Saturday, July 28, 2012 and Saturday, November 24, 2012. In the past two years I’ve tried a half-dozen upscale steakhouses in the Boston area. My favorite is Del Frisco’s Double Eagle Steakhouse. The restaurant opened in 2011 on the Seaport, a newly trendy neighborhood that has attracted a lot of restauranteurs. Del Frisco’s dining room boasts an unbeatable view of the waterfront and Boston’s skyline across the bay. Visit for the view, stay for the meal.
Del Frisco’s is Boston’s hippest steakhouse. It’s popular with the corporate crowd during the week, and on weekends it’s a “date night” destination full of people dressed to impress. The water view is dazzling and the dining room is designed to match, in every aspect including the servers’ attire. Most importantly, the top-notch food backs up its high prices. I think Del Frisco’s caters more toward the younger twenty- and thirtysomething urban professionals more successfully than other steakhouses in the area, and without losing the classic authority of being A Steakhouse. Del Frisco’s is cool, it’s trendy, and it knows it.
|Del Frisco’s Double Eagle Steakhouse in Boston.|
Saturday, July 28, 2012. We started with appetizers of tuna tartar and crab cakes. I always hesitate when ordering tuna tartar because it’s one of those dishes that varies wildly depending where you are, so much that it’s hard to know what to expect; but I loved Del Frisco’s dish. The tartar itself ($16) was accompanied by crispy crostinis that were each garnished with a tiny sliver of red pepper, all atop a piece of lettuce.
|Del Frisco’s tuna tartar with crostinis.|
|Del Frisco’s crab cake appetizer, without the Cajun lobster sauce.|
|Del Frisco’s 8-ounce filet mignon. (My steak-photographing skills don’t reflect how yummy this steak was!)|
Enter, the giant lobster tail and legendary onion rings.
I was introduced to the concept of surf-n-turf (more or less) at the Melting Pot and have been obsessed with the steak-&-lobster combination ever since. Hands down, Del Frisco’s does it best. Here is my strategy: I order a steak for myself, and I make sure my boyfriend orders one too. Then I convince him to split a humongous lobster tail with me, which isn’t hard because he loves steak-&-lobster as much as I do. When the food arrives, I position the lobster tail as close to me as possible and hog it. That is my strategy, and I’m certain it’s how Napoleon won wars.
The lobster tail’s sheer size will impress you even before its flavor. My boyfriend tells me that there are actually larger lobster tails out there and that I am overstating the size of Del Frisco’s lobster tails, but I haven’t seen any bigger lobster tails yet so I’m not going to let him rain on my parade. I will continue to describe the Del Frisco’s lobster tail as “sea-monster huge.” It’s awesome.
On this visit we splurged on the extra-huge 20-ounce lobster tail for $120, over the 18-ounce for $108. I’ll admit, the larger size ended up being a little much for my boyfriend and I to realistically share with our steaks. But it was delicious, and next time around we knew to go with the smaller portion.
|Del Frisco’s 20-ounce lobster tail meat, after having been cut off the tail itself. (It looks more impressive than this photo reflects, I promise!)|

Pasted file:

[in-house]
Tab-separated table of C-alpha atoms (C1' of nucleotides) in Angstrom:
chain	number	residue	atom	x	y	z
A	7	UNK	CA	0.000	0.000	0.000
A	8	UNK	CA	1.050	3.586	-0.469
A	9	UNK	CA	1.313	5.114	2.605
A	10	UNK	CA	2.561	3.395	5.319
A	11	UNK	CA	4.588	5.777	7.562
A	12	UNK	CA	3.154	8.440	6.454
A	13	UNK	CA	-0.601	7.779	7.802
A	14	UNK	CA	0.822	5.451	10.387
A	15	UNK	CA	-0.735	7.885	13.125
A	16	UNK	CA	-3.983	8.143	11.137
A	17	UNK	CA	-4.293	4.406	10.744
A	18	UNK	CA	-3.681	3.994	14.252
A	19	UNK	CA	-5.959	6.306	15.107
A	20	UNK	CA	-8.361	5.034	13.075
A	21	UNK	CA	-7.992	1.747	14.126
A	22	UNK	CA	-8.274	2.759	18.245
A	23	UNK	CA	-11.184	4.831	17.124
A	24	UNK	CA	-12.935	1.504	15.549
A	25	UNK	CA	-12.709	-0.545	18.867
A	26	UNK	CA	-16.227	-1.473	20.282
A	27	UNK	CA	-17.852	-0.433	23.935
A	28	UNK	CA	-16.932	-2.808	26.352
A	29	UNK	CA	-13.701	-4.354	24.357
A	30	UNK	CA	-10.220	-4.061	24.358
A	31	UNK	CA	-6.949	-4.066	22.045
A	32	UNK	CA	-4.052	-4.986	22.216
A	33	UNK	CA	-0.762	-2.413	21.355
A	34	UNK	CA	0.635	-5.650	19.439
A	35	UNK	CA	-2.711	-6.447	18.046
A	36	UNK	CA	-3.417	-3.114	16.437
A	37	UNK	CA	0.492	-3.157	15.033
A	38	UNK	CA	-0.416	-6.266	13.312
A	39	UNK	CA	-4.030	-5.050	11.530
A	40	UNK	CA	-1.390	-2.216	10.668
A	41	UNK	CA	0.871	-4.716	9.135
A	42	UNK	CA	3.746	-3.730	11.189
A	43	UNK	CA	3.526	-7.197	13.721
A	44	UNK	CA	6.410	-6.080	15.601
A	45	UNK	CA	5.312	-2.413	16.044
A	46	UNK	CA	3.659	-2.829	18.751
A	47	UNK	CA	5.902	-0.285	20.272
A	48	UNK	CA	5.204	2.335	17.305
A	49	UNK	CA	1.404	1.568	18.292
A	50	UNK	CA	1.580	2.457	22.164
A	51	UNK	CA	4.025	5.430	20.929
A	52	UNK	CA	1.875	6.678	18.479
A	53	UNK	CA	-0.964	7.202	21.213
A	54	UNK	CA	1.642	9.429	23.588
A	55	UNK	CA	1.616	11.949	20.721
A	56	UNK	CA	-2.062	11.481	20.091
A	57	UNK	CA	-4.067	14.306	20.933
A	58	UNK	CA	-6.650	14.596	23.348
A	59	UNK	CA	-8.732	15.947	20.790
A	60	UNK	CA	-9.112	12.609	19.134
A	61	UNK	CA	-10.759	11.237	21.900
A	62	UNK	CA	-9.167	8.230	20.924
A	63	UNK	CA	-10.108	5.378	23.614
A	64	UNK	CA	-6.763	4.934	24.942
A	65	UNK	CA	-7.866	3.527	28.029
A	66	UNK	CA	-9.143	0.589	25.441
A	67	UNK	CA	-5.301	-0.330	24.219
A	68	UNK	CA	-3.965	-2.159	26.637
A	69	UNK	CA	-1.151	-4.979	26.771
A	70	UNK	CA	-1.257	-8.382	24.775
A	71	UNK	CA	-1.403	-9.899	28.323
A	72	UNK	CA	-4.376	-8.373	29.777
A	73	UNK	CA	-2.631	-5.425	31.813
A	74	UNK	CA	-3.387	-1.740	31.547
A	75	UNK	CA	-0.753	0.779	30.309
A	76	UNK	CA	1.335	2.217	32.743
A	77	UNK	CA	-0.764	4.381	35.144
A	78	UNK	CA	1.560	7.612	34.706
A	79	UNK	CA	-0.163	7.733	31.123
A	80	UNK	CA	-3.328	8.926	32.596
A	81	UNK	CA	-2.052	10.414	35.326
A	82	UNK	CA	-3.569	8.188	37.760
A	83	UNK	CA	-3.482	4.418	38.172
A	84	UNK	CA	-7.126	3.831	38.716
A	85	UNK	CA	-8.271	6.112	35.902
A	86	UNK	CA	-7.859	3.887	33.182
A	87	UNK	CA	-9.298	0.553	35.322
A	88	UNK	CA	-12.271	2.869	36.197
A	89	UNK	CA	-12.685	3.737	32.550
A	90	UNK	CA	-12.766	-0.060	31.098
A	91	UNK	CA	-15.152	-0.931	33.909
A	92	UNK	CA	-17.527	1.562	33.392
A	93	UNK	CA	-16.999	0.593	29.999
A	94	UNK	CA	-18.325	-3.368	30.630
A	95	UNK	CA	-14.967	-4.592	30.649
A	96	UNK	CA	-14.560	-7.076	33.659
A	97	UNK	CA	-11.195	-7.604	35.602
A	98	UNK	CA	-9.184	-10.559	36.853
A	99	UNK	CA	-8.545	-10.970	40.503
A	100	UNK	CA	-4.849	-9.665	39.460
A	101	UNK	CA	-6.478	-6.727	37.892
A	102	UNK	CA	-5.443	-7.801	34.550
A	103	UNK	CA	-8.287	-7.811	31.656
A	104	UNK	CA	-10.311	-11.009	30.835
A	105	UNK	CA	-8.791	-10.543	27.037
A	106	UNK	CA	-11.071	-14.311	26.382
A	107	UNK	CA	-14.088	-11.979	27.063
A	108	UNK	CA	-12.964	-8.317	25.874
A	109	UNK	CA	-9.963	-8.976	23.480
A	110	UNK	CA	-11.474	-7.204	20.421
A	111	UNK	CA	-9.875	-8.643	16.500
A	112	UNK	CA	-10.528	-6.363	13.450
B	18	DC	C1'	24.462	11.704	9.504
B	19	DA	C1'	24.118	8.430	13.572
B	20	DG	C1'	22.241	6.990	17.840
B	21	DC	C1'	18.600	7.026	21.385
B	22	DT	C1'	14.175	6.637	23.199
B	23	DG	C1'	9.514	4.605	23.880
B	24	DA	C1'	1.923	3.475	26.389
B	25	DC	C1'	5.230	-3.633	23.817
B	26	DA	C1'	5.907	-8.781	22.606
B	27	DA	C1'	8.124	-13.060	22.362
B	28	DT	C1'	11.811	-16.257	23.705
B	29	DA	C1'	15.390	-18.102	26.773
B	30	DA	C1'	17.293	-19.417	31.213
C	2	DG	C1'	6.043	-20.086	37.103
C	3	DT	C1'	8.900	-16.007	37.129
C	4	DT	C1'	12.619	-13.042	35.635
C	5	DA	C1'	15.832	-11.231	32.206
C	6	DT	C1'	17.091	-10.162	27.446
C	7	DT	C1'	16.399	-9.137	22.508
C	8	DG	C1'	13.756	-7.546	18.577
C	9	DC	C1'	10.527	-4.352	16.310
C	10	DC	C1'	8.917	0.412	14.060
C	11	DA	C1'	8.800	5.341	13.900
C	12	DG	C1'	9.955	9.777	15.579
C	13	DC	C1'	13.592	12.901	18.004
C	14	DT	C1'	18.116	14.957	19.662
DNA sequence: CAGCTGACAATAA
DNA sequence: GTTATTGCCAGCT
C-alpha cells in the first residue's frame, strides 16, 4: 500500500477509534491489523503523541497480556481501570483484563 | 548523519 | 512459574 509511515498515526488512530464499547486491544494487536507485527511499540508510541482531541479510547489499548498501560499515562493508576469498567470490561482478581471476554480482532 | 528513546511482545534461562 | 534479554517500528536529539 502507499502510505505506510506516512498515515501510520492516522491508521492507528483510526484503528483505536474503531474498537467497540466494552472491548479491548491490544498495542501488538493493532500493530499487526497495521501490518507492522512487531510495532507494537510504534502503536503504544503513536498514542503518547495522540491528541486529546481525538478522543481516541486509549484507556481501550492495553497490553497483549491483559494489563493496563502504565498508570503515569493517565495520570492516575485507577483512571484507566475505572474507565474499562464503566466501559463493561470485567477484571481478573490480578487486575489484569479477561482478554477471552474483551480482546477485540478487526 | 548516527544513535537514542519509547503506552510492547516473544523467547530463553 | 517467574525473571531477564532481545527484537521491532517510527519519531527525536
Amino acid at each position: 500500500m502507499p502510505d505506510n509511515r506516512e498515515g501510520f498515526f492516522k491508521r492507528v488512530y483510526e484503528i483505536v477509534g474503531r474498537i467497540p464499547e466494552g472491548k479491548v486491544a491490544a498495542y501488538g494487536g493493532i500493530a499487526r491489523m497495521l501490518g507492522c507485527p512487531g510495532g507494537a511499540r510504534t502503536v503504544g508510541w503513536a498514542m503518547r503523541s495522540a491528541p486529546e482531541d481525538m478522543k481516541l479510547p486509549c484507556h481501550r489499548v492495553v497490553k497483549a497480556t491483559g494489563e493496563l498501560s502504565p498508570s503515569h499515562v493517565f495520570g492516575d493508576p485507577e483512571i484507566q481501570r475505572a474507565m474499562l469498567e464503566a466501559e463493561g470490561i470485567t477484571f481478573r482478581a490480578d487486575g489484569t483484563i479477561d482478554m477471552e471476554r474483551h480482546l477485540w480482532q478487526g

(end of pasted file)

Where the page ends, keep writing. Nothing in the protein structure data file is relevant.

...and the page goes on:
|Del Frisco’s incredible onion rings.|
|Del Frisco’s chocolate souffle cake topped with raspberries and a sprig of mint, accompanied by vanilla ice cream.|
Saturday, November 24, 2012. My most recent visit to Del Frisco’s was a treat for his mother’s birthday. She loves Del Frisco’s. We made our reservation roughly a month in advance. It should be noted that if you’re planning to dine at Del Frisco’s on a Friday or Saturday in the 5:30–8:30pm range, then you should try to book at least a couple weeks out. They fill up. I spent the next weeks anticipating an evening of mouthwatering steak and lobster and onion rings, and I was not disappointed!
The dining began as it typically does for me, with indecision as I pore over the menu wishing that I had a second stomach (and bank account) so I could try more food. In this case, I managed to narrow my appetizer selection down to two possibilities, the fried oysters ($15) or the smoked chicken and andouille gumbo ($10). I asked our waiter for his opinion. He advised me that the fried oysters would be more filling; and so, appreciating how much more food I’d be having, I went with the gumbo and ended up very happy with my decision.
The gumbo’s generously-piled pieces of pulled chicken did indeed give it a smoky flavor, while the topping of rice added diversity to the texture. The chicken-and-andouille proportion was a bit heavy on the chicken, but honestly, I didn’t mind. The dish had a twinge of Southern hotness to it: enough to catch my attention, but not enough to burn.
|Del Frisco’s smoked chicken and andouille gumbo.|
|Del Frisco’s 32-ounce bone-in wagyu beef.|
Okay, so it’s hard to get a good photo of steak, but just trust me when I say that it’s good.
Keeping in mind how we hadn’t been able to finish the 20-ounce lobster tail on our last visit, we went with a smaller 16-ounce lobster tail this time around. It ended up being the perfect amount for all three of us to accompany our steaks.
My boyfriend was curious about the veal porterhouse steak ($44) and ordered it, partially because he knew I’d be blogging and this wasn’t something either of us had tried before at Del Frisco’s. The veal was pale in color and quite delicate in flavor, especially in contrast to the richness of the wagyu. He was surprised by how much he genuinely liked it and said he would order it again in the future.
|Del Frisco’s veal porterhouse steak.|
|Del Frisco’s eggless hand-whipped cheesecake with strawberries. *Swoon.*|
|Del Frisco’s praline parfait with vanilla ice cream, pecans, and caramel rum sauce, topped with whipped cream.|